Barnum has known how to shut my bathroom door for a couple of months, and he’s very reliable with it. I have started to fade the rewards. He also is learning how to shut the office door, the hall bathroom door, and the hall closet doors.
The most important doors, however, are my bedroom door, and the door to the outside. I’m waiting to work the outside door with him because (A) it’s a very heavy door that will require using his paws, and I want him to have a firmly established skill of shutting lighter-weight doors with his nose, first, and (B) it’s a bit of a Pandora’s box.
The bedroom door is harder than most of the other doors because usually my power chair is crowding it from the front. Plus, it’s often slightly wedged open by my nightstand, making it difficult to get snout leverage behind it. Thus, this skill requires some deft maneuvering for a big dog.
However, he has mostly learned the skill of shutting my bedroom door for me when I’m in bed. Once this is established, it will be half of one of my most important service dog tasks. (The other half is opening my bedroom door.) Gadget used to do these for me all the time.
In the 18-second video below, the skill appears complete, but it is not actually finished. Barnum knows how to shut the door when the door is not open all the way. However, if it is, he sometimes has trouble figuring out how to get his nose behind the door, with my bedside table in the way. I’m still shaping him to problem-solve that by either pulling on the door tug or nudging the door against the wall so it bounces toward him. (Guess which one he prefers?)
He knows the cue about 70 percent, but if he would rather be playing with a toy or watching squirrels out the windows or leaving the room instead of shutting us in it, he takes some convincing that it’s really worth his efforts to shut the door, collect his treat, and then go back to his toy or squirrel watching. That is sort of a separate issue, though.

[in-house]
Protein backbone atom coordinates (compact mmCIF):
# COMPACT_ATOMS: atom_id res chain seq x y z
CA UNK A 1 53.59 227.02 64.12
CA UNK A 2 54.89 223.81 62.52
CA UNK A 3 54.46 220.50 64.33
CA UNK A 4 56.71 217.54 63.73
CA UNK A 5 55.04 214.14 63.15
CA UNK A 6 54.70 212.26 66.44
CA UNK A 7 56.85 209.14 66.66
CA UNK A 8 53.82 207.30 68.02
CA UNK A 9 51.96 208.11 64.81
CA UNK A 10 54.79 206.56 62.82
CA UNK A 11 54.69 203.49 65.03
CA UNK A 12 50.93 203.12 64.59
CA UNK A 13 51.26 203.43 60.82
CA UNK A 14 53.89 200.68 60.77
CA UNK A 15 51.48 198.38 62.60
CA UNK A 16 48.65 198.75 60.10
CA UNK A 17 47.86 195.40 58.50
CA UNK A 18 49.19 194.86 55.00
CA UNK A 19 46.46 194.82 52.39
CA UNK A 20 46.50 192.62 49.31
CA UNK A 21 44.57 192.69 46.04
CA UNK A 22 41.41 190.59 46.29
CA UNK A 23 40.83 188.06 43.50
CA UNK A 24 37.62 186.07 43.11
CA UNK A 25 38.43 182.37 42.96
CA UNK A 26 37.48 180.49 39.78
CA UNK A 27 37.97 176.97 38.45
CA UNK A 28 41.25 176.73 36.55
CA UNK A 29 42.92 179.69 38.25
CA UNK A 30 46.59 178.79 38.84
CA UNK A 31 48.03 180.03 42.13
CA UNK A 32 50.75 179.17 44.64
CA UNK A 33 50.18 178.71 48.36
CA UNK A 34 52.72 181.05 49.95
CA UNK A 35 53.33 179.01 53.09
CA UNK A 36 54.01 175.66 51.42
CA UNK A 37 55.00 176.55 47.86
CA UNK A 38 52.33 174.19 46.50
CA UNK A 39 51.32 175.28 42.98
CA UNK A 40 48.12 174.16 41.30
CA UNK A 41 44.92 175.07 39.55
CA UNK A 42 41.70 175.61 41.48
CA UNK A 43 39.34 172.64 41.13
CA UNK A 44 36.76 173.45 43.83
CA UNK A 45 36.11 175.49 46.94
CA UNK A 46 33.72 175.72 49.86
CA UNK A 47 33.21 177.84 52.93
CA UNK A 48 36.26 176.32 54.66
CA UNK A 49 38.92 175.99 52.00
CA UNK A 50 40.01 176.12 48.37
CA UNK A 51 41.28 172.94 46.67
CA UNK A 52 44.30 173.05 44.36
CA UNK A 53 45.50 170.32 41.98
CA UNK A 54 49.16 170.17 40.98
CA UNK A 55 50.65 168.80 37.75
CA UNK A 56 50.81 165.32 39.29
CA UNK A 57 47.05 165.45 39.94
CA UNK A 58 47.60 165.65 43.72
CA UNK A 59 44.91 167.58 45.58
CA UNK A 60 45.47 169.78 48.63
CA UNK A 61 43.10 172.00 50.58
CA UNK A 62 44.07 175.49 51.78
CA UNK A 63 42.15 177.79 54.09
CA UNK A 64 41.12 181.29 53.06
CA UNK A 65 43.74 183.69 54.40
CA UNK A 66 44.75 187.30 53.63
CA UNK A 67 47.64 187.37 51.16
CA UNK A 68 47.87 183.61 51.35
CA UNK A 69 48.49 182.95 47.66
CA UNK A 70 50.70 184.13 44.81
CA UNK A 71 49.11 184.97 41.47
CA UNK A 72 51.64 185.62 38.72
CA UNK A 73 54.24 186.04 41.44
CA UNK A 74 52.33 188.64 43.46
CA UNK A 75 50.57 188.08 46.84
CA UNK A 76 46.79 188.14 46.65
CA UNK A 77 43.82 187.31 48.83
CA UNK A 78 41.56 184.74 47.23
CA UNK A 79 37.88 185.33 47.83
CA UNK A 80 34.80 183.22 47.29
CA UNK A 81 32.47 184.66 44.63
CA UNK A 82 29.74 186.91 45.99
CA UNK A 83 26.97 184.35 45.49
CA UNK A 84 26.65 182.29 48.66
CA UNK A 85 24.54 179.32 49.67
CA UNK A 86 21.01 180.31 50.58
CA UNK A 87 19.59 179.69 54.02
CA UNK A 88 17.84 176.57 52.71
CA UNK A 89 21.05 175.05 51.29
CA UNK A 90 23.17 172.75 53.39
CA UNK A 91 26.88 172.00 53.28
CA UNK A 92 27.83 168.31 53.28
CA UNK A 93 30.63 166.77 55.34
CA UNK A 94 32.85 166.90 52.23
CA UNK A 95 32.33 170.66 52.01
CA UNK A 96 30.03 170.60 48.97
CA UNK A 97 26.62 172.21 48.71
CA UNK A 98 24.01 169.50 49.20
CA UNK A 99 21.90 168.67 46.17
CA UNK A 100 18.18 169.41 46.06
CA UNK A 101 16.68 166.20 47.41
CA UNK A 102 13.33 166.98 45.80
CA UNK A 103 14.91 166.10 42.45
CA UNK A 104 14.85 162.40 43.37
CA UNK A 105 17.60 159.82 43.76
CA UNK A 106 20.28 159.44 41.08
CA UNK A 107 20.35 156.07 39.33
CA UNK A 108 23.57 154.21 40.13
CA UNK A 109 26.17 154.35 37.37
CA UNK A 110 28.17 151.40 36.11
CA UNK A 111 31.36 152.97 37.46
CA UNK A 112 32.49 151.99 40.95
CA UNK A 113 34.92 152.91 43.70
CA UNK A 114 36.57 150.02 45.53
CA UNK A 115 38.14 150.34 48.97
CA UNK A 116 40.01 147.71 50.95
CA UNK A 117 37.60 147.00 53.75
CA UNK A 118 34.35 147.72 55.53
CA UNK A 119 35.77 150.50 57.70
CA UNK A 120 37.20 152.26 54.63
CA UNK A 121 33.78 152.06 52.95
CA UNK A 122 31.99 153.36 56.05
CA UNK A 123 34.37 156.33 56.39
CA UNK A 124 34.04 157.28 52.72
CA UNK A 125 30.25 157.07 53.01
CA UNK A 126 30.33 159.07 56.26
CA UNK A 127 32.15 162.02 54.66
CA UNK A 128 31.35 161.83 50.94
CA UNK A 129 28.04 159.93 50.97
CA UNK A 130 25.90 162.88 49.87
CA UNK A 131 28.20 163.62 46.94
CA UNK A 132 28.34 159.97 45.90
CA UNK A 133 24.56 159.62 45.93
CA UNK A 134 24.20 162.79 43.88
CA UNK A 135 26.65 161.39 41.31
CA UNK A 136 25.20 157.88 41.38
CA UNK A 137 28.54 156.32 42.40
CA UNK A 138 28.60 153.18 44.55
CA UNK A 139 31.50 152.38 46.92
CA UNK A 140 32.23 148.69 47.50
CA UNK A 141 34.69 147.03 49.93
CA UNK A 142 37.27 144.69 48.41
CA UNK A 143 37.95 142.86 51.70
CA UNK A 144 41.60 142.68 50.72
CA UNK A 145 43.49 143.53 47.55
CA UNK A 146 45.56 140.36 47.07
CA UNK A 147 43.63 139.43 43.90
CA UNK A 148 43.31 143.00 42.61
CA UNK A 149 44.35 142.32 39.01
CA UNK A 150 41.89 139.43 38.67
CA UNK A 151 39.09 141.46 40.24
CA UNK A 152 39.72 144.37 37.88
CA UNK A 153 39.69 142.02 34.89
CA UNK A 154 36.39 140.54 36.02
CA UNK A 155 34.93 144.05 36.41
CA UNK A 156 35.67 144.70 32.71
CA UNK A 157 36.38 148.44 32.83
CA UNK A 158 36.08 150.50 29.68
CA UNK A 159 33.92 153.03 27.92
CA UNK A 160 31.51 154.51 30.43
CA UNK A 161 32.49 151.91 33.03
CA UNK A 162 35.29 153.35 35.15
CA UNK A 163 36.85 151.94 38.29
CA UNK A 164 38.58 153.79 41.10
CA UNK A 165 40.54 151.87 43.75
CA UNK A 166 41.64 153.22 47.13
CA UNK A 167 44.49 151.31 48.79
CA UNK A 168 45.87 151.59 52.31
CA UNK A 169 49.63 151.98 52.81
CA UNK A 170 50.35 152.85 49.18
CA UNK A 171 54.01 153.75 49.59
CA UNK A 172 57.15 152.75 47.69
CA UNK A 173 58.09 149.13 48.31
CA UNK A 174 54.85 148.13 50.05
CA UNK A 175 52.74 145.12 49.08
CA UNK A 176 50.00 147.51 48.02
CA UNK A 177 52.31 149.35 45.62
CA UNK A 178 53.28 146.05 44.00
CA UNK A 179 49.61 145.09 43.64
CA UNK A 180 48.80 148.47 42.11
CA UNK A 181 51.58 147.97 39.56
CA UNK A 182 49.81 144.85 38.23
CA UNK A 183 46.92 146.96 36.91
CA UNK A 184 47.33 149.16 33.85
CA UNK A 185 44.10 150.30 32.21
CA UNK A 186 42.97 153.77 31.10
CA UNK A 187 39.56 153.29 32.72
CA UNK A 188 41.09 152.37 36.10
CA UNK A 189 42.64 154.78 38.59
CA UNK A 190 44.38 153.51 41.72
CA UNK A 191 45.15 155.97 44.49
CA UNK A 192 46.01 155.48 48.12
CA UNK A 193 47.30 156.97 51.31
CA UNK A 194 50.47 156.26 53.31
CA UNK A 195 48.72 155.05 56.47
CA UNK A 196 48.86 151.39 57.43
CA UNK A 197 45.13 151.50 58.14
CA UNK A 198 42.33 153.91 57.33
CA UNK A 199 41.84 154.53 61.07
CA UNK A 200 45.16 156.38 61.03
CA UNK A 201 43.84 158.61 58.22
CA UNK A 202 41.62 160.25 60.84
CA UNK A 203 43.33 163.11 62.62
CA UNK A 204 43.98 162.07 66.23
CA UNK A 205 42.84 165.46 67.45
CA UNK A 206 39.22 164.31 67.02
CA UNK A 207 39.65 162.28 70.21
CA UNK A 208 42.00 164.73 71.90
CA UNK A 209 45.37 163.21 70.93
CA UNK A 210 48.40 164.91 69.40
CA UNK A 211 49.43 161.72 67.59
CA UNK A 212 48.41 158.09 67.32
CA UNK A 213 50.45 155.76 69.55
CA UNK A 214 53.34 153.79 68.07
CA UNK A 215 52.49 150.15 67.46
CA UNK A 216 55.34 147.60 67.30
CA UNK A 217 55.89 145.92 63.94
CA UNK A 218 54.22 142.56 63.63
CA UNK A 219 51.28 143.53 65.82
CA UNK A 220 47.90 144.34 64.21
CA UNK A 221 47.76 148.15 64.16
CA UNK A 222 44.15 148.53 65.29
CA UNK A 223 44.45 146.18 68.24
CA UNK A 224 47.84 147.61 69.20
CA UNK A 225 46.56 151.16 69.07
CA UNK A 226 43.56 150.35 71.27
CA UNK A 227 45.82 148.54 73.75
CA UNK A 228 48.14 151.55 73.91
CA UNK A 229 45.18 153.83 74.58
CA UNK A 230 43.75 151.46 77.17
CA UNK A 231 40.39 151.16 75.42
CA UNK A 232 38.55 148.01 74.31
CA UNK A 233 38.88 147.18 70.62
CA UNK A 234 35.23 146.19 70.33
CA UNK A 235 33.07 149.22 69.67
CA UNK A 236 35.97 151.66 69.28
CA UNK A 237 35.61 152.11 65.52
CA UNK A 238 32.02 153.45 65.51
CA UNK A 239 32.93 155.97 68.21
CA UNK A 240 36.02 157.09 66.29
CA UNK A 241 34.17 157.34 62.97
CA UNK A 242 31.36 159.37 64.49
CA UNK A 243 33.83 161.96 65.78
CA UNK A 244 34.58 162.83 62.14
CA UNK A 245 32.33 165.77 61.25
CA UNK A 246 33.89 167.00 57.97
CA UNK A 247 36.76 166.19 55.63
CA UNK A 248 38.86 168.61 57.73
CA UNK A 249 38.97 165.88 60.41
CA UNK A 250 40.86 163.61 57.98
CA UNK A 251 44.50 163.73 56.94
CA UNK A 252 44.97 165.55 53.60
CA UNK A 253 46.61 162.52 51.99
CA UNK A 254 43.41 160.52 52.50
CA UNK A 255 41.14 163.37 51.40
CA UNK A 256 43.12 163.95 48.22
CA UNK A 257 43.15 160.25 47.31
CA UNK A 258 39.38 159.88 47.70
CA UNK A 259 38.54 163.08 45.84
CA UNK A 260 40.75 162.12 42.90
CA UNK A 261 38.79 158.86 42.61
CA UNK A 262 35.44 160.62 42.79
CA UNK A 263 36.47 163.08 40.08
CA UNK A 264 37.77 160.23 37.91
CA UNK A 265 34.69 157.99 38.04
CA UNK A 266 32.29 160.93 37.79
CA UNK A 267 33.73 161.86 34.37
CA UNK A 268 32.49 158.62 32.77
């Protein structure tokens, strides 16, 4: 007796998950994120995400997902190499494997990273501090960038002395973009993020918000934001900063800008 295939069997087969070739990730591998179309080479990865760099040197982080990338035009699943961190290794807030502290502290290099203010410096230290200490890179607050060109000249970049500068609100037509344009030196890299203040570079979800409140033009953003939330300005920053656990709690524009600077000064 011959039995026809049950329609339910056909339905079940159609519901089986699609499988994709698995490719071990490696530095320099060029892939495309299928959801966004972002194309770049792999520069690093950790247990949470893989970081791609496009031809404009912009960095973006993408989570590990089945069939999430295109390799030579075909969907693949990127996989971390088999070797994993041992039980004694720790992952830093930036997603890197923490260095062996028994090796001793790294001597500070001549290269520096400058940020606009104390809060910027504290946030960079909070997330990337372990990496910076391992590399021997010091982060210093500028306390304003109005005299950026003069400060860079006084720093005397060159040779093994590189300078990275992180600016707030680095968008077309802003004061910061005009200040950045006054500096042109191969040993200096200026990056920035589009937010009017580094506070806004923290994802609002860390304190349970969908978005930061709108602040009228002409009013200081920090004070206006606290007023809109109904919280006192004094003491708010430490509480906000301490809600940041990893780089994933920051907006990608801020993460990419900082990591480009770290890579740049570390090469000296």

I need to Premack the squirrel-watching and chewy-bone playing so that that doesn’t get in our way anymore. In other words, his reward for stopping watching squirrels or playing with a bone to look at me is to get to go back to watching squirrels or playing with his bone. Once that’s established, he will be more eager to interrupt those activities to do a job.
Finally, of course, I’ll have to fade the clicks and treats. In other words, we have a long way to go.
Yet, he has, on occasion, actually performed this skill so that it was helpful to me! Huzzah, huzzah. That’s what it’s all about!
This video is captioned. The timing of the captioning of the click is off, though. I actually click five seconds later, right when the door shuts, and just before I say, “Good boy!”
Transcript of the video is below my signature line. Enjoy!
– Sharon, the muse of Gadget (Oh puh-leeze, I did that all the time), and Barnum, strong-snouted SDiT
Transcription of Video:
View of Sharon’s open bedroom door, edge of the bed, and powerchair sitting next to bed. Sharon is not visible, except occasionally her hands, when she is signaling to Barnum.
SHARON: I’m in bed. I’m going to ask Barnum to shut the door for me, which is an extremely useful skill once it’s established.
SHARON: Barnum, release!
Barnum, a black bouvier des Flandres with a short working clip and natural ears, bounces into view from behind the chair and looks toward the camera.
SHARON: Good boy. Shut the door! [Sharon signs “There, shut door.”]
Barnum lowers his head, goes around behind the door and nudges in an up-and-outward motion with his nose, causing the door to swing most of the way shut. He continues with this momentum and nose-nudges the door again, and it latches shut.
SHARON: Good dog!
Sharon reaches for a treat. Barnum stands, facing the bed, expectantly.